It appears that larger U.S. corporations are preparing to ramp up domestic investment and that animal spirits (emotion-driven confidence) are beginning to emerge, but this optimism has not yet translated into an equivalent outperformance in quantitative data in the first quarter of 2017. Indicators currently imply that potential weaknesses in first quarter GDP will be followed by a better second quarter, which has been a common trend in recent years. Given the uptick in global growth, the recovery in manufacturing and energy activity, lean inventories, and resilient consumer spending, we forecast U.S. real GPD growth in 2017 at +2.5% versus 1.6% in 2016.
Based on the timing and magnitude of President Trump’s policy initiatives, economic growth could get a considerable boost, notably in 2018 and 2019, if well implemented. Some derivative impacts of policy shifts – a stronger U.S. dollar, higher interest rates, and increased uncertainty – could, however, weigh negatively on GDP in the nearer term.
In Europe, growth remains low despite a weaker euro and an uptick in global growth, which have contributed to strong exports and improving business activity across the Euro Area. Although still experiencing economic expansion, growth in the U.K. has moderated in recent months as waning consumer confidence, subdued real wage growth, and higher inflation have weighed on retail sales. Despite solid economic momentum year-to-date, tailwinds from favorable currency exchange rates, Chinese government stimulus, and easier year-over-year comparisons will likely face in the second half of 2017. We currently forecast that 2017 real GDP growth will remain relatively steady at +1.7% in the Euro Area and decline to +1.5% in the U.K. as Brexit-related issues weigh on growth. We expect that monetary policy will remain accommodative through the end of 2017, but economic prospects remain somewhat constrained in the intermediate term by heightened political risk associated with upcoming elections in France, Germany, and Italy, as well as the U.K.’s formal initiation of Article 50 (i.e., two-year process to exit the EU) on March 29. However, we believe that a less-impactful political calendar heading into late 2017 and 2018 could set the stage for improved policy visibility and economic growth.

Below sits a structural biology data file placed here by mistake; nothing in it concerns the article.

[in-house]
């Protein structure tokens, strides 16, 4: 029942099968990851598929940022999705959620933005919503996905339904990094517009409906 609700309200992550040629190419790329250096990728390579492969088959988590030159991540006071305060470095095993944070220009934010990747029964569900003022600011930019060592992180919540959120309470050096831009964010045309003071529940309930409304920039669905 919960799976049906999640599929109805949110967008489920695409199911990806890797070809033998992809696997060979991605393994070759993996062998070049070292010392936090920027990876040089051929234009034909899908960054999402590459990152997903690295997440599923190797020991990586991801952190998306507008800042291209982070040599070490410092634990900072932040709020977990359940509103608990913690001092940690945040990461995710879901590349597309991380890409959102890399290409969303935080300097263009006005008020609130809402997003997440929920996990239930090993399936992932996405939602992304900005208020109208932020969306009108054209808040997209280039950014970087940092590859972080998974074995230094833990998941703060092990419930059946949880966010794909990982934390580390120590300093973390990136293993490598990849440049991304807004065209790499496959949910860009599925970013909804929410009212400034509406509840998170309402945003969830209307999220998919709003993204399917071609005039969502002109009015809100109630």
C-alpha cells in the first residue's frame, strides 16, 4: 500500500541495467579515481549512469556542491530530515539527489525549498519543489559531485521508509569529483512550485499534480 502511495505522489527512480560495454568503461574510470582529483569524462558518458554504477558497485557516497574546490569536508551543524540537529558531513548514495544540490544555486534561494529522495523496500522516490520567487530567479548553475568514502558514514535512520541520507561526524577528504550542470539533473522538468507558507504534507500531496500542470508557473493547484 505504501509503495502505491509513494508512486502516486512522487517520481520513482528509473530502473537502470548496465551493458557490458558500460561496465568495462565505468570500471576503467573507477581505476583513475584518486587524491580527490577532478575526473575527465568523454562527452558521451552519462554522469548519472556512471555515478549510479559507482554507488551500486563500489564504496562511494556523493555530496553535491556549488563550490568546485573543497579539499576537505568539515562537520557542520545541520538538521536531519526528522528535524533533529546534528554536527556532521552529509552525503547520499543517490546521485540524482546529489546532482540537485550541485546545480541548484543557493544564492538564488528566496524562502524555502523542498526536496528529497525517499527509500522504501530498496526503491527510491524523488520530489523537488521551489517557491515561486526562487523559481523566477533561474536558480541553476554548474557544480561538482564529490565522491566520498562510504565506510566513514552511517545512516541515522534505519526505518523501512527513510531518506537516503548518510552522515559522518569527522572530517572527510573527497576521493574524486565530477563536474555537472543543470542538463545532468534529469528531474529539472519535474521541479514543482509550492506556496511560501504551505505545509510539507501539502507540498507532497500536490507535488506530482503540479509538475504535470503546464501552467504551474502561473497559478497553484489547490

Improved growth overseas has lifted Japan’s economy in recent months due to an increase in exports and it’s capital spending has begun to stir, but Japan’s near-term growth remains tied to its trading partners’ prospects, as internal growth sources remain limited by severe structural challenges – particularly its rapidly aging work force, which is reflected in the country’s labor shortages and low unemployment rate). Japan’s consumption figures remain sluggish and consumer confidence is restrained. Prime Minister’s Abe’s reform efforts have yet to clear a path toward sustained, domestic-driven growth. We expect limited growth of +0.5% in both 2016 and 2017.
Thanks to government stimulus and an easy money policy, China’s economic upcycle has lasted longer than expected. However, structural issues remain and the monetary policy is shifting toward neutral. We think China’s growth is likely to peak in the near term and expect a gradual moderation in GDP growth. We believe the Chinese government’s goal of +6.5% real GDP growth in 2017 is achievable.
The Federal Reserve increased the target Fed Funds rate in March by 25 basis points to a new range of 75 – 100 basis points. Discussions at the Fed are now focusing on reducing its very large balance sheet, which would remove monetary stimulus and, in essence, raise interest rates. The market is currently anticipating 2 to 3 more rate hikes in 2017. We expect Treasury yields to continue to move higher over time as the new administration’s policies are implemented, but to do so in a range-bound fashion – with positive economic developments partially counteracted by contentious social and political headlines. The taxable bonds yield curve flattened during the first quarter of 2017 as yields rose in shorter maturities and fell in longer maturities.
The AAA tax-exempt municipal bond yield curve steepened slightly during the quarter due to modest yield declines at the short end of the curve and relatively small net yield movements 15 years out and longer. The yield was 4.25% at the end of March.
All duration indices had positive returns for the year, with performance relying modestly on positioning along the curve. The intermediate bond indices performed best, while longer duration bonds caught up in March – perhaps due to heightened political uncertainty. Infrastructure spending and tax reform is likely to impact performance in 2017. All investment-grade municipal bond index returns were positive at the start of the year. Lower credit quality outperformed. The housing sector, where we tend to have heavier weightings, has been the strongest performing investment grade municipal sector thus far in 2017, and we continue to find housing bonds offer strong relative and defensive value in rising interest rate environment for the near- to intermediate-term.
Total issuance in the first quarter of 2017 could be the lowest of the past decade, currently down 12% from 2016, and we expect supply for 2017 to lag the record pace of 2016.